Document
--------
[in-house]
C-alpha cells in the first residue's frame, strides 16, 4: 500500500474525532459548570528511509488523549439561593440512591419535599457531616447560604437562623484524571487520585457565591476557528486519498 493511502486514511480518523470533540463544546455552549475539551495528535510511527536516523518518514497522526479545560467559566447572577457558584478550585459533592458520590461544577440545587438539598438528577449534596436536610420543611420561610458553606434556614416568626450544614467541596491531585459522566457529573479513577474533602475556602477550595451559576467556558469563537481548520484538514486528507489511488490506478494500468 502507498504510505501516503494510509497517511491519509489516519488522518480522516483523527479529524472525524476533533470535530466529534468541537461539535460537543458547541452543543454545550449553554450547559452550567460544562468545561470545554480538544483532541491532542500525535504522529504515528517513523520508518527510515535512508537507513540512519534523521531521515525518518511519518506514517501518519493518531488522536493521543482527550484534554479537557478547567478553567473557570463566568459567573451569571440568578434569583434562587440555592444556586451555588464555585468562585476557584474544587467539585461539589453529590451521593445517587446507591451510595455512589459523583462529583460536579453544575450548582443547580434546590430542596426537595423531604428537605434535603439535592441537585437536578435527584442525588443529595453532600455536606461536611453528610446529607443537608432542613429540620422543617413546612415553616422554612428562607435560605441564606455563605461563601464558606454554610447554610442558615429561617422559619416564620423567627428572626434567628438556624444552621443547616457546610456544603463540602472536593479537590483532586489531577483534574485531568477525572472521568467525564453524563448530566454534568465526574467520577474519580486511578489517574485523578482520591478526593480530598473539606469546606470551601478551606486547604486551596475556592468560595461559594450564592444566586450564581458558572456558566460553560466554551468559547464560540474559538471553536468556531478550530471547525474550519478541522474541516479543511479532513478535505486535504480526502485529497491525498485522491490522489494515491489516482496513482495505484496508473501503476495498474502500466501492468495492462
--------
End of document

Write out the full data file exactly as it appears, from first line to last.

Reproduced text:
[in-house]
C-alpha cells in the first residue's frame, strides 16, 4: 500500500474525532459548570528511509488523549439561593440512591419535599457531616447560604437562623484524571487520585457565591476557528486519498 493511502486514511480518523470533540463544546455552549475539551495528535510511527536516523518518514497522526479545560467559566447572577457558584478550585459533592458520590461544577440545587438539598438528577449534596436536610420543611420561610458553606434556614416568626450544614467541596491531585459522566457529573479513577474533602475556602477550595451559576467556558469563537481548520484538514486528507489511488490506478494500468 502507498504510505501516503494510509497517511491519509489516519488522518480522516483523527479529524472525524476533533470535530466529534468541537461539535460537543458547541452543543454545550449553554450547559452550567460544562468545561470545554480538544483532541491532542500525535504522529504515528517513523520508518527510515535512508537507513540512519534523521531521515525518518511519518506514517501518519493518531488522536493521543482527550484534554479537557478547567478553567473557570463566568459567573451569571440568578434569583434562587440555592444556586451555588464555585468562585476557584474544587467539585461539589453529590451521593445517587446507591451510595455512589459523583462529583460536579453544575450548582443547580434546590430542596426537595423531604428537605434535603439535592441537585437536578435527584442525588443529595453532600455536606461536611453528610446529607443537608432542613429540620422543617413546612415553616422554612428562607435560605441564606455563605461563601464558606454554610447554610442558615429561617422559619416564620423567627428572626434567628438556624444552621443547616457546610456544603463540602472536593479537590483532586489531577483534574485531568477525572472521568467525564453524563448530566454534568465526574467520577474519580486511578489517574485523578482520591478526593480530598473539606469546606470551601478551606486547604486551596475556592468560595461559594450564592444566586450564581458558572456558566460553560466554551468559547464560540474559538471553536468556531478550530471547525474550519478541522474541516479543511479532513478535505486535504480526502485529497491525498485522491490522489494515491489516482496513482495505484496508473501503476495498474502500466501492468495492462